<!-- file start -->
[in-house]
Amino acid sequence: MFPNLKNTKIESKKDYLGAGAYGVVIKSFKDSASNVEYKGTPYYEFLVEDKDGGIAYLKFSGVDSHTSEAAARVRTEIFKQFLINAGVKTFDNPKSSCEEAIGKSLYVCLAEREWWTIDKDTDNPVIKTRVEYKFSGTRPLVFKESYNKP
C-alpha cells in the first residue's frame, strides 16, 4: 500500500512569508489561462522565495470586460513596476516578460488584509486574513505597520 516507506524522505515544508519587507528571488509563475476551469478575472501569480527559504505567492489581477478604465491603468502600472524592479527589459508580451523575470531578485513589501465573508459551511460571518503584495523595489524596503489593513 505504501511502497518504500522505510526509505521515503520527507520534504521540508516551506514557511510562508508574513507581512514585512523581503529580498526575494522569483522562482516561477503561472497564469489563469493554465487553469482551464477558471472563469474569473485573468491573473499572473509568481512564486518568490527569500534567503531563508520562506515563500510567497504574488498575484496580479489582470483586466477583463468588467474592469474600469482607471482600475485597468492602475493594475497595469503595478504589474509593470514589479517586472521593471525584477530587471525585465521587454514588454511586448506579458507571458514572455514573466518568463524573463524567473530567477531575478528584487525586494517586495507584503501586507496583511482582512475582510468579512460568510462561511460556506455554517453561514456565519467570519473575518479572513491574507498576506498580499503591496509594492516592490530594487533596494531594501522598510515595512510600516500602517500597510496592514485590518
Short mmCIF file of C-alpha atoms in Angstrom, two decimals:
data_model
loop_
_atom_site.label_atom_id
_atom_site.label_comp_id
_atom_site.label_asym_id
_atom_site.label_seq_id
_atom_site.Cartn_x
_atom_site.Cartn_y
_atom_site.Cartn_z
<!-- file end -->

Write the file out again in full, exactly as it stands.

[in-house]
Amino acid sequence: MFPNLKNTKIESKKDYLGAGAYGVVIKSFKDSASNVEYKGTPYYEFLVEDKDGGIAYLKFSGVDSHTSEAAARVRTEIFKQFLINAGVKTFDNPKSSCEEAIGKSLYVCLAEREWWTIDKDTDNPVIKTRVEYKFSGTRPLVFKESYNKP
C-alpha cells in the first residue's frame, strides 16, 4: 500500500512569508489561462522565495470586460513596476516578460488584509486574513505597520 516507506524522505515544508519587507528571488509563475476551469478575472501569480527559504505567492489581477478604465491603468502600472524592479527589459508580451523575470531578485513589501465573508459551511460571518503584495523595489524596503489593513 505504501511502497518504500522505510526509505521515503520527507520534504521540508516551506514557511510562508508574513507581512514585512523581503529580498526575494522569483522562482516561477503561472497564469489563469493554465487553469482551464477558471472563469474569473485573468491573473499572473509568481512564486518568490527569500534567503531563508520562506515563500510567497504574488498575484496580479489582470483586466477583463468588467474592469474600469482607471482600475485597468492602475493594475497595469503595478504589474509593470514589479517586472521593471525584477530587471525585465521587454514588454511586448506579458507571458514572455514573466518568463524573463524567473530567477531575478528584487525586494517586495507584503501586507496583511482582512475582510468579512460568510462561511460556506455554517453561514456565519467570519473575518479572513491574507498576506498580499503591496509594492516592490530594487533596494531594501522598510515595512510600516500602517500597510496592514485590518
Short mmCIF file of C-alpha atoms in Angstrom, two decimals:
data_model
loop_
_atom_site.label_atom_id
_atom_site.label_comp_id
_atom_site.label_asym_id
_atom_site.label_seq_id
_atom_site.Cartn_x
_atom_site.Cartn_y
_atom_site.Cartn_z